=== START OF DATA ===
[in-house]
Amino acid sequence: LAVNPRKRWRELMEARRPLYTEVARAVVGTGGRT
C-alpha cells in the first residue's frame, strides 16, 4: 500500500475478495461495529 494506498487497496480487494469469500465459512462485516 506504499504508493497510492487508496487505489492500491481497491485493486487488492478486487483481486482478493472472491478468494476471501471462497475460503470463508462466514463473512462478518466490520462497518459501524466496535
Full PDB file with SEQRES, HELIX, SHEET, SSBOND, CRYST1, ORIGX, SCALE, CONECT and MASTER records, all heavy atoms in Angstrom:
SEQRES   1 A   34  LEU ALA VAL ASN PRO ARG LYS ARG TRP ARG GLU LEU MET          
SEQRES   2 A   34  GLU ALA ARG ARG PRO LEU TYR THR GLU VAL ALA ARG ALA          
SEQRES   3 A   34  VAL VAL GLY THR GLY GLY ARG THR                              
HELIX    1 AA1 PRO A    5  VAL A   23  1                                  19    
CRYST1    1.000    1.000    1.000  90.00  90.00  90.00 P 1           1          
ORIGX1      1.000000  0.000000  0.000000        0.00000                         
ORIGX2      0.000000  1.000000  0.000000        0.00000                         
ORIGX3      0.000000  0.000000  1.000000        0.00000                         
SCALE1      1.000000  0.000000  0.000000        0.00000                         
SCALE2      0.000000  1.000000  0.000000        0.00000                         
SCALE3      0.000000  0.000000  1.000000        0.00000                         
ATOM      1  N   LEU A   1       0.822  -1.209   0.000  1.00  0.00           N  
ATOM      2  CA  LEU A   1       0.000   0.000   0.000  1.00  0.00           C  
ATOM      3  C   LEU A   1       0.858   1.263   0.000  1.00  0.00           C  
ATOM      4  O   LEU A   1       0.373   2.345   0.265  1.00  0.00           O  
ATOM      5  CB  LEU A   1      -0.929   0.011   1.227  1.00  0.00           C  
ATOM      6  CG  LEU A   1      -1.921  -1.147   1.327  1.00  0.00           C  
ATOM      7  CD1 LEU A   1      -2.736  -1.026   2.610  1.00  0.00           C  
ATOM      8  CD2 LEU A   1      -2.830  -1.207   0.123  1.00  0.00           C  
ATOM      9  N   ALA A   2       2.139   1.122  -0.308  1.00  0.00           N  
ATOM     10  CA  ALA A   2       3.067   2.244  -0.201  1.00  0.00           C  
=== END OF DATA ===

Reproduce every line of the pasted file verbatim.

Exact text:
[in-house]
Amino acid sequence: LAVNPRKRWRELMEARRPLYTEVARAVVGTGGRT
C-alpha cells in the first residue's frame, strides 16, 4: 500500500475478495461495529 494506498487497496480487494469469500465459512462485516 506504499504508493497510492487508496487505489492500491481497491485493486487488492478486487483481486482478493472472491478468494476471501471462497475460503470463508462466514463473512462478518466490520462497518459501524466496535
Full PDB file with SEQRES, HELIX, SHEET, SSBOND, CRYST1, ORIGX, SCALE, CONECT and MASTER records, all heavy atoms in Angstrom:
SEQRES   1 A   34  LEU ALA VAL ASN PRO ARG LYS ARG TRP ARG GLU LEU MET          
SEQRES   2 A   34  GLU ALA ARG ARG PRO LEU TYR THR GLU VAL ALA ARG ALA          
SEQRES   3 A   34  VAL VAL GLY THR GLY GLY ARG THR                              
HELIX    1 AA1 PRO A    5  VAL A   23  1                                  19    
CRYST1    1.000    1.000    1.000  90.00  90.00  90.00 P 1           1          
ORIGX1      1.000000  0.000000  0.000000        0.00000                         
ORIGX2      0.000000  1.000000  0.000000        0.00000                         
ORIGX3      0.000000  0.000000  1.000000        0.00000                         
SCALE1      1.000000  0.000000  0.000000        0.00000                         
SCALE2      0.000000  1.000000  0.000000        0.00000                         
SCALE3      0.000000  0.000000  1.000000        0.00000                         
ATOM      1  N   LEU A   1       0.822  -1.209   0.000  1.00  0.00           N  
ATOM      2  CA  LEU A   1       0.000   0.000   0.000  1.00  0.00           C  
ATOM      3  C   LEU A   1       0.858   1.263   0.000  1.00  0.00           C  
ATOM      4  O   LEU A   1       0.373   2.345   0.265  1.00  0.00           O  
ATOM      5  CB  LEU A   1      -0.929   0.011   1.227  1.00  0.00           C  
ATOM      6  CG  LEU A   1      -1.921  -1.147   1.327  1.00  0.00           C  
ATOM      7  CD1 LEU A   1      -2.736  -1.026   2.610  1.00  0.00           C  
ATOM      8  CD2 LEU A   1      -2.830  -1.207   0.123  1.00  0.00           C  
ATOM      9  N   ALA A   2       2.139   1.122  -0.308  1.00  0.00           N  
ATOM     10  CA  ALA A   2       3.067   2.244  -0.201  1.00  0.00           C  